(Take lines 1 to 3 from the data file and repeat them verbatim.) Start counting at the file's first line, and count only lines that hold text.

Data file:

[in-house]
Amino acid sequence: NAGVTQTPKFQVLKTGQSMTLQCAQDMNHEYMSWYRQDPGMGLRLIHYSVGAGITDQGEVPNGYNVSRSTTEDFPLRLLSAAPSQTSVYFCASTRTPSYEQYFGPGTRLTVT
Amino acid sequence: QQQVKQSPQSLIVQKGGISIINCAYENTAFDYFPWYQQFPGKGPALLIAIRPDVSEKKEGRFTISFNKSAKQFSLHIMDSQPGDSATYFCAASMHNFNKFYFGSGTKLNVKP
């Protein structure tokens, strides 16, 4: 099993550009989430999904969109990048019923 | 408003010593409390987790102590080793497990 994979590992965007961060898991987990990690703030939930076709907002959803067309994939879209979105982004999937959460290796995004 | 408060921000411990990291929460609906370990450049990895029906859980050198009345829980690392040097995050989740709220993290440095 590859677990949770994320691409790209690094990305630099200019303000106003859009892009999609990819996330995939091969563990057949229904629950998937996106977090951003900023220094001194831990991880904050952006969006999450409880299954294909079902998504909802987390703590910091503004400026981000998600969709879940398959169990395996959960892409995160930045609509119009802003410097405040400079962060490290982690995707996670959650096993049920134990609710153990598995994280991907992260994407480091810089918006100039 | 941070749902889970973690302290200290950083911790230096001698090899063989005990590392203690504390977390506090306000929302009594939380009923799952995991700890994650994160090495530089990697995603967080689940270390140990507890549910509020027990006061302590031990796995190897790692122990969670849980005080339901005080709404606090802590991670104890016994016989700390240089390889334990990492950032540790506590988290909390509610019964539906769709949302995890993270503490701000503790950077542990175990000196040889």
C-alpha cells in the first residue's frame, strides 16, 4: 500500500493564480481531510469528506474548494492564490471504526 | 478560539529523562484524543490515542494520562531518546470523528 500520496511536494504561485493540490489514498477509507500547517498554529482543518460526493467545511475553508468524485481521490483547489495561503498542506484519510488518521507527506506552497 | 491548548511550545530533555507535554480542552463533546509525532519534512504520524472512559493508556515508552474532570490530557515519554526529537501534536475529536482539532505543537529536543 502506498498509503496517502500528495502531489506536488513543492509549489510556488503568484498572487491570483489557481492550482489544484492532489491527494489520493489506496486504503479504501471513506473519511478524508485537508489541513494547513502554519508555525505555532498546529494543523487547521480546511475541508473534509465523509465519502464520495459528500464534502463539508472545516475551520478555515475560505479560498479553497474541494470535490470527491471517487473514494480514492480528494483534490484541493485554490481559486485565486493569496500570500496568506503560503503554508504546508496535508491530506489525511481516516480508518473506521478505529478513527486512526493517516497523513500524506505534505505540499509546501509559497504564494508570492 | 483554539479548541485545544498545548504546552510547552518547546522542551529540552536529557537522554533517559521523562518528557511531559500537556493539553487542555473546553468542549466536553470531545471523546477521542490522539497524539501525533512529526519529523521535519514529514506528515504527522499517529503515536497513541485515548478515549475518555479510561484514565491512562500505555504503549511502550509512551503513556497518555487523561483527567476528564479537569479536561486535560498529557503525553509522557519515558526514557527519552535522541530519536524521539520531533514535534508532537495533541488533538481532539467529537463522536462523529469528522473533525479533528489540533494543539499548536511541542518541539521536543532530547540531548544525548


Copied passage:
[in-house]
Amino acid sequence: NAGVTQTPKFQVLKTGQSMTLQCAQDMNHEYMSWYRQDPGMGLRLIHYSVGAGITDQGEVPNGYNVSRSTTEDFPLRLLSAAPSQTSVYFCASTRTPSYEQYFGPGTRLTVT
Amino acid sequence: QQQVKQSPQSLIVQKGGISIINCAYENTAFDYFPWYQQFPGKGPALLIAIRPDVSEKKEGRFTISFNKSAKQFSLHIMDSQPGDSATYFCAASMHNFNKFYFGSGTKLNVKP